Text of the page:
I think its fair to say all women have or do struggle with body confidence. We're surrounded by magazines, the boob-tube, & social media outlets that are constantly flooding our mind with the image of society thinks is beautiful, we end up comparing ourselves to other women EVERY SINGLE DAY. It's hard to feel good about ourselves when we can easily and quickly find a source showing us that we don't fit the ideal mold of what others think is beautiful.
Looking back I can’t really put my finger on a specific day that I started to feel self-conscious about my body, but I can tell you the constant pressure to look a certain way started to feel really strong when I was in high school. However, at that point, I was such an introvert that I knew regardless of what I wore or how I looked I would never fit in with the kids my age, but I also didn’t want to stand out. I didn’t want to make myself a target. I flew under the radar; I was invisible and being invisible in high school can be a blessing and a curse.
How we carry ourselves not only impacts how others see us, but how we see ourselves. I envy the girls that can slink into a two-piece bikini and head to the beach without a care in the world. I cram my mom-bod into a one piece and still feel self-conscious about swimming in my own pool...in my backyard...that's surrounded by trees with little vantage points for neighborhood stalkers to get a peek. I know these views of my body will need to change soon, or at least appear to change because my daughter is going to take note of her mother's insecurities and could turn my issues into her own.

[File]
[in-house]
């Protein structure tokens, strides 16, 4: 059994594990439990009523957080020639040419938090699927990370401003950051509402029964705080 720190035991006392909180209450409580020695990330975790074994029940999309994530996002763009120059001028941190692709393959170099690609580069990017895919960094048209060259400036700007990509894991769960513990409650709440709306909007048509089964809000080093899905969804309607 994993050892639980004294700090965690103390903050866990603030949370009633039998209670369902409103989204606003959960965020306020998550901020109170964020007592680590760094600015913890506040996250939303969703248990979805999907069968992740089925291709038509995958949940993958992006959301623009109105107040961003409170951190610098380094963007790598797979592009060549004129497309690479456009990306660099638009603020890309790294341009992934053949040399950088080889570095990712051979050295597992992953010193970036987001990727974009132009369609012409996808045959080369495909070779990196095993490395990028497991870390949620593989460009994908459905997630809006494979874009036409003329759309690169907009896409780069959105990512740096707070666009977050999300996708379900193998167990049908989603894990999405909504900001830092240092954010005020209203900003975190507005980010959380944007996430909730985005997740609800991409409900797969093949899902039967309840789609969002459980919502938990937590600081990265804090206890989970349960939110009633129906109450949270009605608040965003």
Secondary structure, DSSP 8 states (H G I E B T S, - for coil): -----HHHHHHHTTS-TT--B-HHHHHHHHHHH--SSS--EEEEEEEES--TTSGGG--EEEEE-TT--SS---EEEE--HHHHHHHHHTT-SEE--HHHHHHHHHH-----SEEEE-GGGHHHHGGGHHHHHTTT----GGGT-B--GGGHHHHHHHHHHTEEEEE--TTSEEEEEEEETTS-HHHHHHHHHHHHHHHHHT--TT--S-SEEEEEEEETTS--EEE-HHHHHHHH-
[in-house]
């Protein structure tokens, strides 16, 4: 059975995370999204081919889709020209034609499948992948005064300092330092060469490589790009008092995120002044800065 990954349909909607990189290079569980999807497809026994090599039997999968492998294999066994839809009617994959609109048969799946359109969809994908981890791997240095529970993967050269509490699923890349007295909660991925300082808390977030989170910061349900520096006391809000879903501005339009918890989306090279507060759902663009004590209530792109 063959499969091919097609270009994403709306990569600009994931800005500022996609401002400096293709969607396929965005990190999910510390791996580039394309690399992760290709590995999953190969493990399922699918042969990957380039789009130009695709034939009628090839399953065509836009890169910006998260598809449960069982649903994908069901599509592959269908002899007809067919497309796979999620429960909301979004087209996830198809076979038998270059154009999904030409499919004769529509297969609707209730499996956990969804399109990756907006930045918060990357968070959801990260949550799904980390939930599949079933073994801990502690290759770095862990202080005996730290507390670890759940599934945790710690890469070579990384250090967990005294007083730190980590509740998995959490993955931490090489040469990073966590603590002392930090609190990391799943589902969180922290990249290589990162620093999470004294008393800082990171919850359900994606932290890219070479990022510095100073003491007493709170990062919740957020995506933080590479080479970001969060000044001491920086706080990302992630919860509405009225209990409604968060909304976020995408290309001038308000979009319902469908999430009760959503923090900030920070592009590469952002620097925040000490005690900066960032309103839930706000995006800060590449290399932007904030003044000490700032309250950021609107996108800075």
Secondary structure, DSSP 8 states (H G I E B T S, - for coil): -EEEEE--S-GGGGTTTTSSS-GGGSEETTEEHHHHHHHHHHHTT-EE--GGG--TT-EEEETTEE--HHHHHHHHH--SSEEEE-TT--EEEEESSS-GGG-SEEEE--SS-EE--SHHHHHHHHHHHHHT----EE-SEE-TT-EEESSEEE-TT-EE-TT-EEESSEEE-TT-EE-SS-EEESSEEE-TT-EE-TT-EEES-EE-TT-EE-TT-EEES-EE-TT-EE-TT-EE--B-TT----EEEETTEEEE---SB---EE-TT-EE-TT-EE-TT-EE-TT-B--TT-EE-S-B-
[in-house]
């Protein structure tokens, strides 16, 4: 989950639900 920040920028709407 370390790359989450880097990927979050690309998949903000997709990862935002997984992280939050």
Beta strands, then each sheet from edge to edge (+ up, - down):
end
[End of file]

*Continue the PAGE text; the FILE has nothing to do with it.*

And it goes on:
My daughter may only be 20-months-old, but she is a sponge when it comes to speech patterns and body language. She used the word “b*tch” in the right context, twice. No, I have no idea where she learned the word, but I was pretty impressed that she used it properly. I know she is watching me and though I may not be conscious of how my insecurities are presented outwardly, I need to learn and correct those behaviors before my daughter learns to be self-conscious of her body in the same way her mommy is self-conscious of hers.
There was a meme I saw floating around Facebook a few weeks ago, something like “do you ever look back at old photos remembering how you thought you were fat, but really weren’t, and now you actually are fat and wish you were fat like the first time you thought you were?” I laughed when I read it, and I still think it’s pretty funny...and accurate. I think we’re so fixated on the things we dislike about our bodies that we fail to notice the things that are actually pretty awesome about it.
I know this is a subject that’s talked about frequently, and maybe there needs to be less talking and more action. The point is you will never make everyone happy so the only person you should worry about pleasing is yourself. If you want to lose ten pounds to make yourself feel better about your appearance, go for it! If you want to gain 10 pounds so you can stop altering your already size zero pants, power to ya sister! If blue hair and a nose piercing bring you happiness, rock on you beautiful unicorn.
Beauty is subjective, and we are all beautiful in our own ways.
When you think about being a mom, you picture all the cute moments you'll have with your child(ren). The cute clothes you'll dress them in, and the cuddle sessions you'll receive on cold winter nights. No one ever dreams of the nightmares that motherhood also entails, like having to help your daughter birth a turd the size of a small orange. ಠ_ಠ
The past few days Shelby hasn't quite been herself. She's been quiet, kind of mopey and asking to watch a lot of the boob-tube which isn't at all like her. There were a few periods yesterday where she didn't want to bend her legs or sit on her bottom. My mom mentioned to me that she thought Shelby might be the big C; constipated.